**3.4 The shape of the unit cell and the crystal
systems**

Fortunately, there are only seven qualitatively different shapes that a parallelepiped can adopt, and hence the unit cell of all minerals can have only seven qualitatively different shapes. These shapes give rise to seven basic crystal systems characterised by the following properties:

Cubic |
a = b = c |
a = b = g = 90° |

Hexagonal |
a = b ≠ c |
a = b = 90°, g = 120° |

Tetragonal |
a = b ≠ c |
a = b = g = 90° |

Trigonal |
a = b = c |
a = b = g < 120°, 90° |

Orthorhombic |
a ≠ b ≠ c |
a = b = g = 90° |

Monoclinic |
a ≠ b ≠ c |
a = g = 90°, b > 90° |

Triclinic |
a ≠ b ≠ c |
a ≠ b ≠ g |

**Shapes of single crystals **

The shape of single crystals grown in an artificial environment
independent of any other crystals is dictated by the crystallographic
structure, with crystal faces in the developing crystallite favouring
lattice orientations with the highest density of lattice points. In face
centred cubic (fcc) crystals the faces which have the highest density of
lattice points are {1,1,1} followed by {1,0,0} where the curly brackets {}
signifies the set of faces of that form. Thus {1,1,1} includes the faces
(1,1,1), (1,-1,1), (1,-1,-1), (1,1,-1), (-1,1,1), (-1-1,1), (-1,1,-1)
and (-1,-1,-1). Crystals with all faces of the form {1,1,1}, (e.g.
spinel-group minerals such as magnetite) typically form octahedra. In
__body centred cubic__ (bcc) crystals the faces with the highest
density of lattice points are {1,1,0} followed by {1,0,0}.

Schematic illustration of faces with the highest density of lattice points in fcc and bcc crystals, respectively.

**3.5 Symmetry in crystals**

Each of the seven crystal systems is characterised
by different symmetries. By inspection of the above table we can see that
there must be a general decrease in the symmetry from the cubic system
down through to the triclinic system. Consequently, the triclinic system
is said to have *lower symmetry* than the cubic system and,
conversely, the cubic system *higher* *symmetry* than the
triclinic system.. In order to understand the basic symmetry elements in
crystallography we will initially consider examples of the symmetry
elements in a cube (**a** = **b** = **c**, **a** = **b** = **g** = 90° ). The basic
symmetry elements are:

*Rotation axes of symmetry*:

Rotation axes of symmetry are axes which upon rotation reproduce the exact configuration of the crystal. An n-fold rotation axis of symmetry repeats the structure n times in one complete 360° rotation. In crystals rotation axes can be sixfold (termed hexad), fourfold (tetrad), threefold (triad), twofold (diad), or onefold (monad). The monad is a trivial since it merely states that upon rotation through 360° the crystal returns to the initial position. A cube contains a number of different tetrads, triads and diads (try and determine the total number in each case):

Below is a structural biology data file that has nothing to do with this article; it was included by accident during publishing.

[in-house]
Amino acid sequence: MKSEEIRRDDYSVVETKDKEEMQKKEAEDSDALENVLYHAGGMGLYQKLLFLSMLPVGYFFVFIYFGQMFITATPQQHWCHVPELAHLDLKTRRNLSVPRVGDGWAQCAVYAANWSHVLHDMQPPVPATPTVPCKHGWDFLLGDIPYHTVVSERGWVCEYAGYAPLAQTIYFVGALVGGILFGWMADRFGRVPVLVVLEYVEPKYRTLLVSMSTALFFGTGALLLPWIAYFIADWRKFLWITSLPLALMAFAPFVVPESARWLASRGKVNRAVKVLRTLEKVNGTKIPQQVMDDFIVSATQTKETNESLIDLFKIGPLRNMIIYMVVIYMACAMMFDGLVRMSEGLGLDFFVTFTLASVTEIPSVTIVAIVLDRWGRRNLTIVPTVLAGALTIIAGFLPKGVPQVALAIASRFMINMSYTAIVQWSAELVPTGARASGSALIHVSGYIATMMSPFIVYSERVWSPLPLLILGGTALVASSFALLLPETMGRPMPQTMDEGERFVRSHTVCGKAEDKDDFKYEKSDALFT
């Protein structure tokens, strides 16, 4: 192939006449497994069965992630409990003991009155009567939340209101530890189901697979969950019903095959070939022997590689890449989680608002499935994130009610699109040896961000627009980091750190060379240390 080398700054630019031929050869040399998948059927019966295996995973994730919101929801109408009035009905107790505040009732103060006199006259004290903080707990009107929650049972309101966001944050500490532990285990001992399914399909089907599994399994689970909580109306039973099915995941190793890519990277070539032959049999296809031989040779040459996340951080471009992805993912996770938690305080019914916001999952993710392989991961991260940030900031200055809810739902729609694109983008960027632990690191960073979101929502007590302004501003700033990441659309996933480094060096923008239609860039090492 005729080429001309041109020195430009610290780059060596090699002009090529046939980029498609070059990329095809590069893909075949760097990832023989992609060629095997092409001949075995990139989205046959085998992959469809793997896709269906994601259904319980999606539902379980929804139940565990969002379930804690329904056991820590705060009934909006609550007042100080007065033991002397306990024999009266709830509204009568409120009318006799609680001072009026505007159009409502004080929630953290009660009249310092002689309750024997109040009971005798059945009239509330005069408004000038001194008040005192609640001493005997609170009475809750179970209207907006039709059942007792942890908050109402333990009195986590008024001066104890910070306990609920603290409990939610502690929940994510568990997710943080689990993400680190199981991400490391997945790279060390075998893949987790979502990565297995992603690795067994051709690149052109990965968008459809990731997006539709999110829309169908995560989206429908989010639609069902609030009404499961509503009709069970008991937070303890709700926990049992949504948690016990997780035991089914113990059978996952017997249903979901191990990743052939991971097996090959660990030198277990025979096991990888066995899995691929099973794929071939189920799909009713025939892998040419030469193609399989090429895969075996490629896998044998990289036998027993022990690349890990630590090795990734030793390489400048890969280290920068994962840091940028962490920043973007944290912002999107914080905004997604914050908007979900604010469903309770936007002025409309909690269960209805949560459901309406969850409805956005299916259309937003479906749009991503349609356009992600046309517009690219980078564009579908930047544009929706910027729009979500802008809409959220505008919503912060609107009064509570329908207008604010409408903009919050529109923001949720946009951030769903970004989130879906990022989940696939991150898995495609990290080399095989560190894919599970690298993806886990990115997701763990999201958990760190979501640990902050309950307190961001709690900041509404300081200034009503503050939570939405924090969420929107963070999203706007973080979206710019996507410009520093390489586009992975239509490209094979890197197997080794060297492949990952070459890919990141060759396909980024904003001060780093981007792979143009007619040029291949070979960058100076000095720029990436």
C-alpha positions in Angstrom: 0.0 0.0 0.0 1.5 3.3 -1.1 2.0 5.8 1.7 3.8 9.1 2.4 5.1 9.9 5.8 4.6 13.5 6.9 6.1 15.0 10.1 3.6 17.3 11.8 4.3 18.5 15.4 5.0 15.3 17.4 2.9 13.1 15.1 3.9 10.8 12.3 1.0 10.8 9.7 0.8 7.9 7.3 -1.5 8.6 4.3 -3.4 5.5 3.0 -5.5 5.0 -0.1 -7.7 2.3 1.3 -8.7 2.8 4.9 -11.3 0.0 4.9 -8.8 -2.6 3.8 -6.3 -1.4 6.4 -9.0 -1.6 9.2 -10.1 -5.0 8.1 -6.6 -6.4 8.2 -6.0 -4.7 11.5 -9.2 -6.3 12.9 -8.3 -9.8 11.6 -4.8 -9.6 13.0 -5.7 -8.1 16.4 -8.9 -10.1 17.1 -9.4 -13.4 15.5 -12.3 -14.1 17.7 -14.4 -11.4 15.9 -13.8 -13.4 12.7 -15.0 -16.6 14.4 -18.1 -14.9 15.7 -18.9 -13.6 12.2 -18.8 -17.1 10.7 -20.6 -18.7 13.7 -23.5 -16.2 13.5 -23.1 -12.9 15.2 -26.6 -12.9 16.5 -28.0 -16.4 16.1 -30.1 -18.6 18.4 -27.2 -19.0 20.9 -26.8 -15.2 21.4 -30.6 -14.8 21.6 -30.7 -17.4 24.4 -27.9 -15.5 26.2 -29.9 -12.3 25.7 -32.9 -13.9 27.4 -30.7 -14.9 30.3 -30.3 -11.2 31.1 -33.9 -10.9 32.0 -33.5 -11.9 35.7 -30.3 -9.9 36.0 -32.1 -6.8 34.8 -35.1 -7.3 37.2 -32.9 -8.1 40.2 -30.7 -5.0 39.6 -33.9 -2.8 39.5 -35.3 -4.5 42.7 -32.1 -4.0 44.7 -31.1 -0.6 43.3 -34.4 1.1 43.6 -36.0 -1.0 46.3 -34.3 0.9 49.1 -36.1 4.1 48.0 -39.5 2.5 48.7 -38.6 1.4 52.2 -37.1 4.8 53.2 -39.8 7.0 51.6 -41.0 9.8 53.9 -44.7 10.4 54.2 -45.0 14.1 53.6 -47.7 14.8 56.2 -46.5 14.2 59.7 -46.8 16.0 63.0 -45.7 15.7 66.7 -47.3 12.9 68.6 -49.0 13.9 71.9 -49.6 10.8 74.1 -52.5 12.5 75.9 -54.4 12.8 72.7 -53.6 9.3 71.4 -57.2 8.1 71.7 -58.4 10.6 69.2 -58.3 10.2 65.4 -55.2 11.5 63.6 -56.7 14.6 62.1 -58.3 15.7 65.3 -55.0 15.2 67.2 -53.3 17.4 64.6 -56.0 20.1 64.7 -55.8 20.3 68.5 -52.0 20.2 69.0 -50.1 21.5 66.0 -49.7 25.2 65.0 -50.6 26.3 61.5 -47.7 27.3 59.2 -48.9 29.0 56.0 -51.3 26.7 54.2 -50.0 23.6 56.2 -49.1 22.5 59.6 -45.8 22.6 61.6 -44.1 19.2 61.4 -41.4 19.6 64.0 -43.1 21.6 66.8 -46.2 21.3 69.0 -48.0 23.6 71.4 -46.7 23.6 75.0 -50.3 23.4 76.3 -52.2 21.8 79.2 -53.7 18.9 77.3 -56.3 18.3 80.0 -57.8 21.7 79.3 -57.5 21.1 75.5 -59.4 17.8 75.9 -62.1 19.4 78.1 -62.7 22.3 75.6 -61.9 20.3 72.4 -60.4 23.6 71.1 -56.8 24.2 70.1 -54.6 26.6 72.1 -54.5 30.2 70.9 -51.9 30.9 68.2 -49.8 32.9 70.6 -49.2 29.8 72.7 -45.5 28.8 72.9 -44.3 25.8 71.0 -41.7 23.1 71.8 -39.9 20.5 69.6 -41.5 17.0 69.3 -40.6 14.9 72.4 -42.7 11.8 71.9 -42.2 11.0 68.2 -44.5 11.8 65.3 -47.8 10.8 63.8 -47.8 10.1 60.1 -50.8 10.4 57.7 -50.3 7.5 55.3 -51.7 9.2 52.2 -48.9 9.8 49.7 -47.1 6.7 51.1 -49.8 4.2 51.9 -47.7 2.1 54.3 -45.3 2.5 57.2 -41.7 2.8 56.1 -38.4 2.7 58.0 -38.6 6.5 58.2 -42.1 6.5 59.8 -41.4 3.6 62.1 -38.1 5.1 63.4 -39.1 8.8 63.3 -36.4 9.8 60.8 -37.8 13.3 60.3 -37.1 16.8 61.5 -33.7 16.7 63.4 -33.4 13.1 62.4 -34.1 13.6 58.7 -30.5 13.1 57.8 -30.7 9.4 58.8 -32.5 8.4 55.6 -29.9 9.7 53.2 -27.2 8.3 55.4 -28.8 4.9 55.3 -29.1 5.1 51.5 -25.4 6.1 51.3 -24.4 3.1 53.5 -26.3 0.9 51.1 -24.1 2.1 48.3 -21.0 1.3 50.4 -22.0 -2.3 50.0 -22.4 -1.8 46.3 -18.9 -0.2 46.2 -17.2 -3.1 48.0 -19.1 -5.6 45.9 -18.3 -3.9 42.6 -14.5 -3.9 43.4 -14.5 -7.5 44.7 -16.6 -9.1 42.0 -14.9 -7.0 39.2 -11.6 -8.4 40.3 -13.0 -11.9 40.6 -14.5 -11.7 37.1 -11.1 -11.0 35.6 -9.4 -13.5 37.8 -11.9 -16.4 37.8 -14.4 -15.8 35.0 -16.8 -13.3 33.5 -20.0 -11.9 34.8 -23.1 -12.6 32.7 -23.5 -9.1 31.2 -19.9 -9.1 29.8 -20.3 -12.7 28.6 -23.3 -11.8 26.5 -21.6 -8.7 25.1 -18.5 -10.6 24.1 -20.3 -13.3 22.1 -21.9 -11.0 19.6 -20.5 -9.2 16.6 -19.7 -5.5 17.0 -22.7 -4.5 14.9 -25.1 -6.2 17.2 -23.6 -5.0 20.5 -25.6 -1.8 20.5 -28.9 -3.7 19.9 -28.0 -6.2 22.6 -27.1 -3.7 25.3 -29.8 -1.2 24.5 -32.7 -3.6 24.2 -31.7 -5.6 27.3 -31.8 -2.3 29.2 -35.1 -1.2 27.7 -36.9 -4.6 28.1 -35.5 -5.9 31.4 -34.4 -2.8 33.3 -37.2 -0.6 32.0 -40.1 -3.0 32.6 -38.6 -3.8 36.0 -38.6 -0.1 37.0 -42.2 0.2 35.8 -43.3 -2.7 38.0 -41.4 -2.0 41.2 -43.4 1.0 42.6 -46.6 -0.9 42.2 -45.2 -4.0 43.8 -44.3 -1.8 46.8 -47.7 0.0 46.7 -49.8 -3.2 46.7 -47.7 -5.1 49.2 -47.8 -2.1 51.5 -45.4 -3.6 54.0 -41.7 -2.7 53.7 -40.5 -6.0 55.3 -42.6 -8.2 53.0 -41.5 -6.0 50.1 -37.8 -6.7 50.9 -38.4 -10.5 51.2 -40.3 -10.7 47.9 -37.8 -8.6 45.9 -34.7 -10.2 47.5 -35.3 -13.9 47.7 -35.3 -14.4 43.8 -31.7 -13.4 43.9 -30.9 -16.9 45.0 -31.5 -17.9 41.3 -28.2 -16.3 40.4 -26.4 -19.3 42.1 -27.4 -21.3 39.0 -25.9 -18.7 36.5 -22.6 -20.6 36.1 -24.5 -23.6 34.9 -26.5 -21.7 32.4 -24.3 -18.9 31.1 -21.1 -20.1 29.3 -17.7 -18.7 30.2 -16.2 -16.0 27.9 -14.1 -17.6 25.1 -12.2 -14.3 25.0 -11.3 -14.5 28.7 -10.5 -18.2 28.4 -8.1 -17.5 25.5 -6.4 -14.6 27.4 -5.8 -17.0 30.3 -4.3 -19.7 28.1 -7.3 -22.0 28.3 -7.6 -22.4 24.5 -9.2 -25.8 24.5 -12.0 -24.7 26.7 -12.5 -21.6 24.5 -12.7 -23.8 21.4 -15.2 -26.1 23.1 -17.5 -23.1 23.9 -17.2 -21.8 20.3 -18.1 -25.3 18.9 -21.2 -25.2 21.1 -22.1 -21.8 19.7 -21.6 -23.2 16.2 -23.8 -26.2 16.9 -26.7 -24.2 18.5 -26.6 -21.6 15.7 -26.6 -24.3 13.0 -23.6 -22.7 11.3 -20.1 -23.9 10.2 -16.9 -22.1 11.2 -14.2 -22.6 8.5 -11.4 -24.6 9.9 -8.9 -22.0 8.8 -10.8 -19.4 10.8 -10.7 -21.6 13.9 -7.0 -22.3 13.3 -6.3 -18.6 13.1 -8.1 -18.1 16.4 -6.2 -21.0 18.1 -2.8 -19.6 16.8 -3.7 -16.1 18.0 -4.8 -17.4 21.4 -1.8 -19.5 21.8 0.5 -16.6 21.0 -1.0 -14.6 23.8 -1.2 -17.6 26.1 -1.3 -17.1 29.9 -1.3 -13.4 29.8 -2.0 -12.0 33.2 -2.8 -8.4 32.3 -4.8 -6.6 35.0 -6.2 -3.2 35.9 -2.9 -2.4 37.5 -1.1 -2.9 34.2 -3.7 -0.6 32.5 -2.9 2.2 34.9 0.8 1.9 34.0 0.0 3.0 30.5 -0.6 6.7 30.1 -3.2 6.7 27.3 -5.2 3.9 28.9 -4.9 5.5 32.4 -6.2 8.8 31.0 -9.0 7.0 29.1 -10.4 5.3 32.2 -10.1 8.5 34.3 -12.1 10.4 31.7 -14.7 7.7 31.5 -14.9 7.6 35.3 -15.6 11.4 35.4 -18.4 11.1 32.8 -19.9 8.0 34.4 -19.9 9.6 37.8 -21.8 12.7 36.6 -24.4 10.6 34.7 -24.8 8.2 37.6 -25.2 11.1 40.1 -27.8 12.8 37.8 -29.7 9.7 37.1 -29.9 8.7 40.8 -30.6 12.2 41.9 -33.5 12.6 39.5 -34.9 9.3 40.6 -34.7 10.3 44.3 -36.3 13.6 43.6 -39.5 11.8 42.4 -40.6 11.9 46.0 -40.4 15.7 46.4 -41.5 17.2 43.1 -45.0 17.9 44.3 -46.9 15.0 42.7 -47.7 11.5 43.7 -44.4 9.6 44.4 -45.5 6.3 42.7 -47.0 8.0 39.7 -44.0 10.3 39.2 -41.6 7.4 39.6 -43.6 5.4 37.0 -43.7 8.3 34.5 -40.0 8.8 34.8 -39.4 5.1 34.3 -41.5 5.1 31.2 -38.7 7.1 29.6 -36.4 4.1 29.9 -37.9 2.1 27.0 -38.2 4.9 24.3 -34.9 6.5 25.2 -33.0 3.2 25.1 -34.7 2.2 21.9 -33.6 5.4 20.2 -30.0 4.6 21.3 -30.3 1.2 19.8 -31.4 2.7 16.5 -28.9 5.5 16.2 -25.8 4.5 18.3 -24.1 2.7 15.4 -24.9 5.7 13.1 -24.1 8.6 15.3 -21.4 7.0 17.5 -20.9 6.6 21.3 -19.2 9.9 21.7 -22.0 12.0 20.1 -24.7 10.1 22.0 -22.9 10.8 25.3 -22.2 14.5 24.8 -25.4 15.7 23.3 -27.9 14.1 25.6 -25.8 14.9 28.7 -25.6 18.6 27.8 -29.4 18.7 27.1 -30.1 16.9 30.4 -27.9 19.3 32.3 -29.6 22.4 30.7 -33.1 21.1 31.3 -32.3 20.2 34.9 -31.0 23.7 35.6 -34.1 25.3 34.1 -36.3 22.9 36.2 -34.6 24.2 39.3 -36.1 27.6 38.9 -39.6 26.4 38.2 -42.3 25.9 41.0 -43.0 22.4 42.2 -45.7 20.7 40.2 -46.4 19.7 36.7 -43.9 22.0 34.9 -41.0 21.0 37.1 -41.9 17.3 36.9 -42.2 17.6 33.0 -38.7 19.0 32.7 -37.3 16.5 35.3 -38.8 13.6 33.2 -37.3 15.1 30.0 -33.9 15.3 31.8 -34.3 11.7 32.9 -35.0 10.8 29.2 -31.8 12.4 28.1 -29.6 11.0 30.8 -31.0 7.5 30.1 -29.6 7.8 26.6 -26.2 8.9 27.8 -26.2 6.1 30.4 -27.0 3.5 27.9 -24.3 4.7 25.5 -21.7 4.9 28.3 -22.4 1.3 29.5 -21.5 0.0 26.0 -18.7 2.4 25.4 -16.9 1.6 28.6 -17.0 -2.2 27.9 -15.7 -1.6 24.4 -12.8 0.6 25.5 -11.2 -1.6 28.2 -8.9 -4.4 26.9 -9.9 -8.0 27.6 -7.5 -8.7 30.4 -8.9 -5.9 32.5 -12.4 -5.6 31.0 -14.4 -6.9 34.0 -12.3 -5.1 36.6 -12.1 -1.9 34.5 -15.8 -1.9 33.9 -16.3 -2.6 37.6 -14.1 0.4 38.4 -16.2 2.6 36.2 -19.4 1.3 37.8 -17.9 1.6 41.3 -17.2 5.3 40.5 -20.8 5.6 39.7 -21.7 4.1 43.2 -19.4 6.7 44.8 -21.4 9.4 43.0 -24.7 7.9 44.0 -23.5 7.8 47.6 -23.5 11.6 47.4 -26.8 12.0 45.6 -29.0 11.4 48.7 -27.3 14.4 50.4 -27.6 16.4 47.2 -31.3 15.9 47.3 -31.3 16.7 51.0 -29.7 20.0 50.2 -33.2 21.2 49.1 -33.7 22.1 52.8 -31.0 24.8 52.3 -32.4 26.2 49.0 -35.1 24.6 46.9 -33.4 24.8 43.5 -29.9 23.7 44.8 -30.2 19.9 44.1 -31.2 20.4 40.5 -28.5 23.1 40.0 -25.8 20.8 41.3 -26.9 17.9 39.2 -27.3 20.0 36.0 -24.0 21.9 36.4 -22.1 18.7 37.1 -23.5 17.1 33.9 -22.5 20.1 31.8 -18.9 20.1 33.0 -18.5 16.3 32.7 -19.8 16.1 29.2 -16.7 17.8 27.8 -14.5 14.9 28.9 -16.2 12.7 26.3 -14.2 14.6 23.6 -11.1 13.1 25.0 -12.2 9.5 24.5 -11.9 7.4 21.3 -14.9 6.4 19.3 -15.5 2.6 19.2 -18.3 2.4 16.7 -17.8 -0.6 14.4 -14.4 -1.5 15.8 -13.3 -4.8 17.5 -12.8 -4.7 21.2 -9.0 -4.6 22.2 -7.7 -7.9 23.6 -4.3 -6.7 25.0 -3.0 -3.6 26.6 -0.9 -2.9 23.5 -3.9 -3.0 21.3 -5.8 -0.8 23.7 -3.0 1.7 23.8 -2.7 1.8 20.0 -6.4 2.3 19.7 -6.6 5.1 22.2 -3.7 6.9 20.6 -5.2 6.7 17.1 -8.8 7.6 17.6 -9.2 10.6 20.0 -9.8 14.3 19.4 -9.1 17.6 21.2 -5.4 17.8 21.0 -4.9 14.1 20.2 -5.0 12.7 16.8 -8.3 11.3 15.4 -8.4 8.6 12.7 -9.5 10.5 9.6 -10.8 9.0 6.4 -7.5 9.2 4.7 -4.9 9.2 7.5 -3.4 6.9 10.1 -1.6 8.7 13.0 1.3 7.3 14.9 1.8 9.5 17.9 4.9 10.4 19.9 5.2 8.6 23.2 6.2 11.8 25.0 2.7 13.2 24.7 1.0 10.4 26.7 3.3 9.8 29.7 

Centre of symmetry

* *If every atom in a crystal stucture with coordinates x, y and z
is duplicated by an atom at __x__, __y__ and __z__, the structure
is said to possess a *centre of symmetry* .

Mirror planes:

Planes which divide crystals into mirror ../Images are termed
*mirror planes*.

Inversion axes of symmetry:

A symmetry type involving a rotation about a
line plus an inversion through a point (on the line) is known as an
*inversion axis of symmetry. *In any crystal the operation of an*
*inversion axes of symmetry can always be achieved by a combination of
the other symmetry operators in that crystal.

As already stated each of the seven crystal systems have characteristic symmetries. Recognition of these symmetry elements allows us to classify any crystal into the appropriate class. For example the presence of a tetrad indicates either cubic or tetragonal; more than one tetrad and it must be cubic (however, the presence of a tetrad is not the characteristic symmetry element of the cubic system which is, rather, the presence of three triads). Hexads are diagnostic of the hexagonal system, while traids preclude triclinic and monoclinic systems. The triclinic system has no rotational axes of symmetry, except of course the trivial monad. The characteristic symmetry elements in each of the seven groups are listed below:

Cubic |
Three triads |

Hexagonal |
One hexad (// z) |

Tetragonal |
One tetrad (// z) |

Trigonal |
One triad (// [111]) |

Orthorhombic |
Three perpendicular diads (// x, y and z) |

Monoclinic |
One diad (// y) |

Triclinic |
- |